UK - The FRS17 accounting standard provides a "false degree of comfort" to companies attempting to deal with the funding of their pension schemes, according to James Frazer, head of LEK Consulting's financial services.
In an interview with Global Pensions, Frazer remarked on the level of inaccuracy actuarial valuations provide for pension deficit calculation because key factors such as longevity were not factored into the equation.
He said: ”My concern over the FRS17 numbers is that it provides a false degree of comfort. Secondly in a lot of cases it is known to be an underestimate because they are not taking into account future improvements in lifespan which is a important risk pension funds face.”
Frazer recently claimed the combined deficit for the top FTSE 100 could be up to £150bn, three times higher than the FRS17 would have it, but since stressed the figure could also be £0 and that main cause for concern should not necessarily be focused around the debt.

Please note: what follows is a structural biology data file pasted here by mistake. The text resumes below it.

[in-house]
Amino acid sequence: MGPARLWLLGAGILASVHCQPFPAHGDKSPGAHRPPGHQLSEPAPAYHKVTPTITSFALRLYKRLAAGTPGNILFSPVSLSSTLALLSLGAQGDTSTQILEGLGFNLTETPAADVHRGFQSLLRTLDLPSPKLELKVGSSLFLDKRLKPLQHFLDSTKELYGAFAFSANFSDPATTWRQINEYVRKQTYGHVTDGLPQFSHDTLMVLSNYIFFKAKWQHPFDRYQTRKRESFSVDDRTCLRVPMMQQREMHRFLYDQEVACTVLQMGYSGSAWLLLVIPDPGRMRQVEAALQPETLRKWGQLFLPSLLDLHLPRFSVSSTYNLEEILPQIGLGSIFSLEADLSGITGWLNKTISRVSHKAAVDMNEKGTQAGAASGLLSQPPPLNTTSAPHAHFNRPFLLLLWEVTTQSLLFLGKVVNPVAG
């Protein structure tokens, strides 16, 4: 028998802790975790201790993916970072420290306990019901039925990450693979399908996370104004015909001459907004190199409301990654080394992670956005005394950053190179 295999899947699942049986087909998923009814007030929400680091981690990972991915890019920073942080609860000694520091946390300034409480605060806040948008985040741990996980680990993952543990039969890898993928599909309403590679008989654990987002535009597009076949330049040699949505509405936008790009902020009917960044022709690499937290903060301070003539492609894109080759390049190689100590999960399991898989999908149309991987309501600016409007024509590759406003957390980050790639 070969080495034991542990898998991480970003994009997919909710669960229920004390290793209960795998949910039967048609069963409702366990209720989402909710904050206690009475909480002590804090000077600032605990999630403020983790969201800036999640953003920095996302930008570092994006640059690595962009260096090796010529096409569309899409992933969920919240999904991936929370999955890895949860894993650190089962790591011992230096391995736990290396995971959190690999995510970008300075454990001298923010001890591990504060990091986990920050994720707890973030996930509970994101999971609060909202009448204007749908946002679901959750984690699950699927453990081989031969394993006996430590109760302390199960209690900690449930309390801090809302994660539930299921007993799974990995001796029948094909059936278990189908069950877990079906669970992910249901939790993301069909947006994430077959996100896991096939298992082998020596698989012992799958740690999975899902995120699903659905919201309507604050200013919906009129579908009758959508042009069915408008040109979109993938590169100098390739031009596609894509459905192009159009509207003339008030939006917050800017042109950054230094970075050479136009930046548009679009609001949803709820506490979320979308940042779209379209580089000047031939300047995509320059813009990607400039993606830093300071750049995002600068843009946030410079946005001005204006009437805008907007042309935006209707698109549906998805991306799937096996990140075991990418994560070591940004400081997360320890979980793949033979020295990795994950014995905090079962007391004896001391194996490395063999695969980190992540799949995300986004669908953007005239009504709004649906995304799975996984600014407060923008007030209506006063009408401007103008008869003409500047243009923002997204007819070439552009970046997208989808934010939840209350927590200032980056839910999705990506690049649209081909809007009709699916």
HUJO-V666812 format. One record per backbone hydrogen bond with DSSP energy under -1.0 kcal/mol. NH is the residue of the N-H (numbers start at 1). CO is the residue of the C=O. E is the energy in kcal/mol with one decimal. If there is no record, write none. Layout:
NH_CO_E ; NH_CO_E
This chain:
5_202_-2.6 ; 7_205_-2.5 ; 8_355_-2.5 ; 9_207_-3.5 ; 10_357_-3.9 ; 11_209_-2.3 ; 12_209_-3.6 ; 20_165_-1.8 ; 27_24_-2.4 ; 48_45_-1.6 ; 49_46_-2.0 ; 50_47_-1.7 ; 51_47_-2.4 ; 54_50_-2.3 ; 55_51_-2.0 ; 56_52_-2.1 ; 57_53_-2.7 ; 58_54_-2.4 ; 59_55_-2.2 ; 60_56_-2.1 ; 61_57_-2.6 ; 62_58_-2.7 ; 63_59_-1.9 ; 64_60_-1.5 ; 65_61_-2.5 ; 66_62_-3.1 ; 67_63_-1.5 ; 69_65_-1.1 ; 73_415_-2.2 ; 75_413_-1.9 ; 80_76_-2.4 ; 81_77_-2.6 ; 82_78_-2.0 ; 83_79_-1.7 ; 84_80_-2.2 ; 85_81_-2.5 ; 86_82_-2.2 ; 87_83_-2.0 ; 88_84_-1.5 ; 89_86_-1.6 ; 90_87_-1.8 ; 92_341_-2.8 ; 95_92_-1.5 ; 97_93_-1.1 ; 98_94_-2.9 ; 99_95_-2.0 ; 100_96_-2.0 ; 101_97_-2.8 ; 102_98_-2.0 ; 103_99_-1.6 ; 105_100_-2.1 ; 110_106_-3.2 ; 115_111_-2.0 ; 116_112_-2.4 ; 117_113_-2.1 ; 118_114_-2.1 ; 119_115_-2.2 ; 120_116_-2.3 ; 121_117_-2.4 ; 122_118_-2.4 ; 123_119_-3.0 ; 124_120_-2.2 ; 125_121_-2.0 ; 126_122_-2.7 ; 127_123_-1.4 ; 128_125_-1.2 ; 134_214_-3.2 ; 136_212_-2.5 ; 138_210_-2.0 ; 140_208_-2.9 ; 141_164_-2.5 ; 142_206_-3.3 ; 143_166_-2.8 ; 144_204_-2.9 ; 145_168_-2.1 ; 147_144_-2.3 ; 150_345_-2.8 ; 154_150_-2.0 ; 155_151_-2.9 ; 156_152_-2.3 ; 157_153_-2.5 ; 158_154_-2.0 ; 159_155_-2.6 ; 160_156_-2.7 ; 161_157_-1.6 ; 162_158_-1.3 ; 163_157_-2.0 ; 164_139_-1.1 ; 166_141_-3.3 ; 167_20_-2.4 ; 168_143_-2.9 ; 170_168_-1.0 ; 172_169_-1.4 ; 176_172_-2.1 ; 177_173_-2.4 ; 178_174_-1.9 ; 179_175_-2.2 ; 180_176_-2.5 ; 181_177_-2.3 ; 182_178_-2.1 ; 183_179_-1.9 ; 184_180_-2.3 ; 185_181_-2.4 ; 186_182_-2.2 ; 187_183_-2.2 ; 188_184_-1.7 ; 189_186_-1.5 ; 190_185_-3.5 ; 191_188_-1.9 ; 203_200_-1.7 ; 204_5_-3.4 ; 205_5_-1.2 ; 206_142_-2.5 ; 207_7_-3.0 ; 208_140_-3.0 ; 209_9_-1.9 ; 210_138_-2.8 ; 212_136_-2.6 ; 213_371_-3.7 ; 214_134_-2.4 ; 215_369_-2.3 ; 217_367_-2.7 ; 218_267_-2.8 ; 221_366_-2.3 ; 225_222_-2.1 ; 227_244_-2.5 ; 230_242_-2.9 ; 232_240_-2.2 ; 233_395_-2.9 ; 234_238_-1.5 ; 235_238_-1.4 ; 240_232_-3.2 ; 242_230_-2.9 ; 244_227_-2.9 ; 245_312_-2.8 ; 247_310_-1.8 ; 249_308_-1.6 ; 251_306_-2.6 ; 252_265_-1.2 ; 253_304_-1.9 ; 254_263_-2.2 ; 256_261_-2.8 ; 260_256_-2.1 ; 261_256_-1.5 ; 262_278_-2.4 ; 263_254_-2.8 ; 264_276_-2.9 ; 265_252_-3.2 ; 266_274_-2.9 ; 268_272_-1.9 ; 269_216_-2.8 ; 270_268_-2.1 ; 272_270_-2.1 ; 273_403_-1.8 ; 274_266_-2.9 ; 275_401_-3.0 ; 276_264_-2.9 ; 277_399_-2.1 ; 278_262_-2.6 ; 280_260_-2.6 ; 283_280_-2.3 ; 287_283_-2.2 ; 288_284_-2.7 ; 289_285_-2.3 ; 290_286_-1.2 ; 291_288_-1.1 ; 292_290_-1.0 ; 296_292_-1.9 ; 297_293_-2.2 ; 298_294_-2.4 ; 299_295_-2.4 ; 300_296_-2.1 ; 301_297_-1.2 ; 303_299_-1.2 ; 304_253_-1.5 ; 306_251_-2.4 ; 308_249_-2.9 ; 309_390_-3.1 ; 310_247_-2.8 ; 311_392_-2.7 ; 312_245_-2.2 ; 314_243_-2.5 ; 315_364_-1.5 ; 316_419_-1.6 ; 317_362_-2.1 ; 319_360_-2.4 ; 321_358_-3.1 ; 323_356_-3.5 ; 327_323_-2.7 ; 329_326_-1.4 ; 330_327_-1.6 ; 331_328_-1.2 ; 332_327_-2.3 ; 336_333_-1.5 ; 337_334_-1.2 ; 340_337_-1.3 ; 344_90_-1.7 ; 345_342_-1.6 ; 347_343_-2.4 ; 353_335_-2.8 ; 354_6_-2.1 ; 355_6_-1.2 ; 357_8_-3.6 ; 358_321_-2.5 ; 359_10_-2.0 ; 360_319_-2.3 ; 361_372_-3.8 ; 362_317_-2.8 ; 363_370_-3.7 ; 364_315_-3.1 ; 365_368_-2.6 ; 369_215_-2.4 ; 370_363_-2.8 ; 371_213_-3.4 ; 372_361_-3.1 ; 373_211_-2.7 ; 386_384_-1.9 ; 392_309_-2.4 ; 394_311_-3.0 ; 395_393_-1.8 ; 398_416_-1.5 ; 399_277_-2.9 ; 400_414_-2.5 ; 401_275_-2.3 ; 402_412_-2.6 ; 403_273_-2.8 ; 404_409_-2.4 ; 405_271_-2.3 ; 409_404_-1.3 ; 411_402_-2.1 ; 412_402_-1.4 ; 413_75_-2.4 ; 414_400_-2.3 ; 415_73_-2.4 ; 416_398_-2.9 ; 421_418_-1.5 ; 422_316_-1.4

The claims are broadly supported by industry research recently published by the actuarial Pensions Board which concluded that costs associated with securing deferred benefits are “significantly higher”, due mainly to matching and reinvestment effects which actuaries “should make suitable allowance for”.
Mark Evans has been appointed as a director at Independent Trustee Services (ITS) to lead trustee appointments in London.
The Pension Protection Fund (PPF) is consulting on changes to the actuarial assumptions it uses in valuations in a bid to better reflect the bulk annuity market, with schemes set to move into surplus on aggregate.
Private sector defined benefit (DB) schemes were 96.3% funded on a Pension Protection Fund (PPF) compensation basis at the end of July, according to the lifeboat fund's monthly index.
Conduent has completed the sale of its actuarial and human resource consulting business to private equity investor, H.I.G. Capital.